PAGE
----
Sustainable Maritime Interiors - 2022 Report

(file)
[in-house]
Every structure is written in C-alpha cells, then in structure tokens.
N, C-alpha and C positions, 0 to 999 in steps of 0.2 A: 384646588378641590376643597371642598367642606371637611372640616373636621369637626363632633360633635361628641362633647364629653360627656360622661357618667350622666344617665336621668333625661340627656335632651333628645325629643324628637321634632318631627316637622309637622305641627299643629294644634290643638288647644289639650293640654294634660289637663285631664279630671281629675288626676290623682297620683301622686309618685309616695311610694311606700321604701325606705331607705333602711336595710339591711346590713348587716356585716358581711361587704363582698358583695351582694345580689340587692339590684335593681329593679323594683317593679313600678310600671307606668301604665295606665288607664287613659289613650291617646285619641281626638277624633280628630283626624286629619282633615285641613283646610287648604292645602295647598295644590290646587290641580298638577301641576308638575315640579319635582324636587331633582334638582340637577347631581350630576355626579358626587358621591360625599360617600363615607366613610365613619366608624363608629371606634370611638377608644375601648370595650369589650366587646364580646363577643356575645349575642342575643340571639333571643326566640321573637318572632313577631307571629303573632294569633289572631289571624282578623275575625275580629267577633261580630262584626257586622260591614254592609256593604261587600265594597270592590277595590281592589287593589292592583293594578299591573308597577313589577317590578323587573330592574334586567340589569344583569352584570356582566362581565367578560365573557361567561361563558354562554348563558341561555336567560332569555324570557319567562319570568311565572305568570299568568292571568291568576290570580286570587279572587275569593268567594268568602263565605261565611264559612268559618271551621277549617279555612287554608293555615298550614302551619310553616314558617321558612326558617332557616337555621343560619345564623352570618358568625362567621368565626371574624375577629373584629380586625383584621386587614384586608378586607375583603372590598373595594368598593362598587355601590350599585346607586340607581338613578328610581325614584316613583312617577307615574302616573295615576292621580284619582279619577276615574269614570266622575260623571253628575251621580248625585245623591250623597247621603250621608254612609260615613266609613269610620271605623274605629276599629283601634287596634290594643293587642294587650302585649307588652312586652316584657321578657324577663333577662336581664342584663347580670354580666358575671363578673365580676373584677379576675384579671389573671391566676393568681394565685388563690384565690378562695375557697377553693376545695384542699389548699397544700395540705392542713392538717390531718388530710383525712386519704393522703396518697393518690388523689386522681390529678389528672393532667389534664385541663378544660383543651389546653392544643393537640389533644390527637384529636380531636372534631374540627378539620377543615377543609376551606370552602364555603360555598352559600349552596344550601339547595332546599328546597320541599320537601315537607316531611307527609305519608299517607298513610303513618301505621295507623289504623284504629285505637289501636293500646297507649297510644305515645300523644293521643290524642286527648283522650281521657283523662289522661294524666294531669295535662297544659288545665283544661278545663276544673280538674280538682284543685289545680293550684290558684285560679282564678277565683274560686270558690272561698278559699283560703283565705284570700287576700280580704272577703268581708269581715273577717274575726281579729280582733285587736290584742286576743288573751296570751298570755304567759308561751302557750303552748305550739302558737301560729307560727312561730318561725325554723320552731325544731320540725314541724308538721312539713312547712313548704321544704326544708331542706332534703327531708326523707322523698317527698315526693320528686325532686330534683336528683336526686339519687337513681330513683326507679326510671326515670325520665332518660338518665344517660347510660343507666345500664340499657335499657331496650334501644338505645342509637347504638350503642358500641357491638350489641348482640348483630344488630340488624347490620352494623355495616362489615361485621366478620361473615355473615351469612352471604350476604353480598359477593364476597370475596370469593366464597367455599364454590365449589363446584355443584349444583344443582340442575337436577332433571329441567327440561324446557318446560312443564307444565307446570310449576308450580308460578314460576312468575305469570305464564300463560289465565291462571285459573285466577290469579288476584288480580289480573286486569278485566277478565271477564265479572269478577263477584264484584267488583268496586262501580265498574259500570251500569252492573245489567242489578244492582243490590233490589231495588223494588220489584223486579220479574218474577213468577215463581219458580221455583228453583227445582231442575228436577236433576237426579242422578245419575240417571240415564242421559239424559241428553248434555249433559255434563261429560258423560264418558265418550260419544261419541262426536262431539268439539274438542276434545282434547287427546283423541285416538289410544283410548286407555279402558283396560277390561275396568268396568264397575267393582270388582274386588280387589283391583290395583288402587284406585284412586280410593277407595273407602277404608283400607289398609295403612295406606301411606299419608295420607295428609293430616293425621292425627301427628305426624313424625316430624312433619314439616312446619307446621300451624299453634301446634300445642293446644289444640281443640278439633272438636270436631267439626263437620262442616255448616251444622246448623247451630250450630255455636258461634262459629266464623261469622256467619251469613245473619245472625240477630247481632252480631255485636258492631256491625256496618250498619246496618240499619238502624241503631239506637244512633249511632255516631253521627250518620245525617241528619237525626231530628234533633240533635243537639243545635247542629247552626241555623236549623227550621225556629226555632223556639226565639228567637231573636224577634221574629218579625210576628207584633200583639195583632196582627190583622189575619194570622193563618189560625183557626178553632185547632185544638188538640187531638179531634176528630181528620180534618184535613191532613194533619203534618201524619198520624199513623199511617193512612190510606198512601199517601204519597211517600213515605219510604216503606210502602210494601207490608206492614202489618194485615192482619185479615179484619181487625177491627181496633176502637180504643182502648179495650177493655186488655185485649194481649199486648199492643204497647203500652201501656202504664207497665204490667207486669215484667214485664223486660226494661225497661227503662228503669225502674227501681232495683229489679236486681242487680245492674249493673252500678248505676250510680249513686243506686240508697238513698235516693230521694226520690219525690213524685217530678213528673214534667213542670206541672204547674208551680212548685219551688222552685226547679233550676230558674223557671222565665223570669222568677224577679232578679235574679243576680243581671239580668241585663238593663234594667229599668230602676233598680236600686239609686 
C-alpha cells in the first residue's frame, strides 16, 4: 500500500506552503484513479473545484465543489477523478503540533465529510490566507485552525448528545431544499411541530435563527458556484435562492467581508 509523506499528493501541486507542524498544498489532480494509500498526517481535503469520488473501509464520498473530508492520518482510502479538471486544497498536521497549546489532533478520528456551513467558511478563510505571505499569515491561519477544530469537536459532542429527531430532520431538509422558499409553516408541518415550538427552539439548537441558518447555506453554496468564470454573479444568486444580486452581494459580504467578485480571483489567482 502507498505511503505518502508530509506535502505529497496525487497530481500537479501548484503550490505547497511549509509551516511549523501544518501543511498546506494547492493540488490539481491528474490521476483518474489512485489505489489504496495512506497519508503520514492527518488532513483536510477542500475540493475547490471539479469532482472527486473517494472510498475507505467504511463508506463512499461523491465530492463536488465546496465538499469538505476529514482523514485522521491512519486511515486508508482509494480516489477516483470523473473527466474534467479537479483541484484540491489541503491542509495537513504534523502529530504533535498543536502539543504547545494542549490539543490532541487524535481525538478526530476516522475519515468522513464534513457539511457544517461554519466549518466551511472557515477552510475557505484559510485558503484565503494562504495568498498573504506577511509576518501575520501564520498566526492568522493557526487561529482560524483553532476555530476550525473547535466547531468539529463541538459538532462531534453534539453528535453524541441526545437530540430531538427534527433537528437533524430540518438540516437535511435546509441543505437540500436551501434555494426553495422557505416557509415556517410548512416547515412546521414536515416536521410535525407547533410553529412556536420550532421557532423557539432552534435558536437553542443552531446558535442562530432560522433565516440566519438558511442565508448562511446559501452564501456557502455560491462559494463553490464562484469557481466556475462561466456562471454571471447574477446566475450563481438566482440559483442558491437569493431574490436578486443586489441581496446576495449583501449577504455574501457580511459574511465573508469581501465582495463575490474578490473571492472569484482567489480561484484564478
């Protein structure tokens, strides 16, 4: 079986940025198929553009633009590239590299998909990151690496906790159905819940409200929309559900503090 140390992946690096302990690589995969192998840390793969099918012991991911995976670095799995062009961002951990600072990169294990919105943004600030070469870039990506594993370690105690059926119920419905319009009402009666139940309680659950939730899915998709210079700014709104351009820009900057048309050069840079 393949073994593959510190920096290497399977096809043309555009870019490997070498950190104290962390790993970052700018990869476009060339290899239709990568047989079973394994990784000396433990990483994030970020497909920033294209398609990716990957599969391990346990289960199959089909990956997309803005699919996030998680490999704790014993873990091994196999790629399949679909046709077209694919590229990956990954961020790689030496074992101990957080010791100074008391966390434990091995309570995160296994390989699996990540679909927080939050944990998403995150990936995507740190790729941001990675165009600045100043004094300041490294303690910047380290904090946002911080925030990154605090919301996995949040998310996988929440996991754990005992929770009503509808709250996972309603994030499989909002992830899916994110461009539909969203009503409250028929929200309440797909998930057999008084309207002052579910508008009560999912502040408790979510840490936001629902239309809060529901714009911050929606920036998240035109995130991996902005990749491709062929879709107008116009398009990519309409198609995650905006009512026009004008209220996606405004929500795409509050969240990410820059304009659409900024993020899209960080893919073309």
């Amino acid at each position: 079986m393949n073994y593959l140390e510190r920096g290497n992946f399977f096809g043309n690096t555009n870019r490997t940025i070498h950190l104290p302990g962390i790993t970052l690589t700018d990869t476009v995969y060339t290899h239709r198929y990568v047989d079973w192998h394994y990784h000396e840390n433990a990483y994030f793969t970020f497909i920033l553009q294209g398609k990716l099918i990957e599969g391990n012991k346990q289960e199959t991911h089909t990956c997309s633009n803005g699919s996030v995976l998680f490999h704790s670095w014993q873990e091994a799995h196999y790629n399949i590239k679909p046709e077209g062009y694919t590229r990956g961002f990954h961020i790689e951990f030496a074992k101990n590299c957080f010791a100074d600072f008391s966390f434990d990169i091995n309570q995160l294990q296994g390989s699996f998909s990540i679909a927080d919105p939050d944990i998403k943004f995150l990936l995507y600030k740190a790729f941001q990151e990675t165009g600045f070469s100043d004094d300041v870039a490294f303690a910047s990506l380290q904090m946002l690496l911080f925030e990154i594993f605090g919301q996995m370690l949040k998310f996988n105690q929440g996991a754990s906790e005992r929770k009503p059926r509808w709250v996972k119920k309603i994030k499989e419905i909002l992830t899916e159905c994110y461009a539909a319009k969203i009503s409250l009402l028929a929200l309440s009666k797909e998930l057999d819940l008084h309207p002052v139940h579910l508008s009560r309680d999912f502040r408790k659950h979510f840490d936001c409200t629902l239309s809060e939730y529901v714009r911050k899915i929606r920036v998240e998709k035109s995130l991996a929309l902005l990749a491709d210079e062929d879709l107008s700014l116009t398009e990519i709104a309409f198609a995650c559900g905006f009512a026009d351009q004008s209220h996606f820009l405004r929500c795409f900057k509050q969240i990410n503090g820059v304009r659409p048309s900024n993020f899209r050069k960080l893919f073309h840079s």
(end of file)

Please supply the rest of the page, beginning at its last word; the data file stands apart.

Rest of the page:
135 Suggestions for how to address these issues tend to focus on introducing restrictions on non-sustainable business processes, materials and products over time. Given that the interests of designers, owners, outfitters, suppliers and others are frequently quite different when it comes to making decisions about what ends up included in interiors, achieving this will not be without its challenges. The cost of greener ships To be truly sustainable, any interior design project needs to be affordable to the client whilst at the same time not ‘costing the earth.’ Companies involved in the financial aspects of interiors report that the premium for sustainable solutions can add around 20 per cent to the overall cost of a project. This is daunting, particularly as there is always a need to account for the options chosen – and clients do not always appreciate the real value being added by green choices. Challenges include higher purchasing prices for materials that meet green standards and certifications; costlier transport for moving and storing items with reduced or no packaging; and increased labour resources needed to research materials and meet new installation requirements. These costs may be offset by savings in the long term from using recycled and/or sustainable materials, sourcing locally or regionally, lower energy consumption, reuse of materials and less frequent refurbishments. Although the short‐term upfront costs of material and construction for a green space may be higher, the long‐term costs could be lower because sustainability leads to repeated savings. Investment in energy‐saving systems like motion-detected lights and water faucets, for example, reduces energy and water consumption, leading to lower operating costs over time. Among the potential remedies for the high upfront costs for sustainability is the idea that ports might reduce port taxes for ships that meet certain sustainability criteria. This in turn would encourage operators to enhance their ships in sustainable ways to take advantage of this rebate. Perhaps this is only likely for sustainability factors that impact the port. In general, it seems that there is no way to avoid the initial pain of the cost premium for greener interiors and this is likely to be a barrier to entry for many companies. However, this could be easier to bear if it means that it enables further material and product development until the point is reached where the demand increases and the cost falls for sustainable items. To make this achievable, there needs to be a way for shipowners quantify the benefits from a cost perspective. If they can see true cost savings over time, then it is an easier sell. – “If we revisit our concept of ‘expensive,’ we find that sustainable interiors cost less to deliver as they deliver long-term gains ecologically, economically and in terms of wellbeing”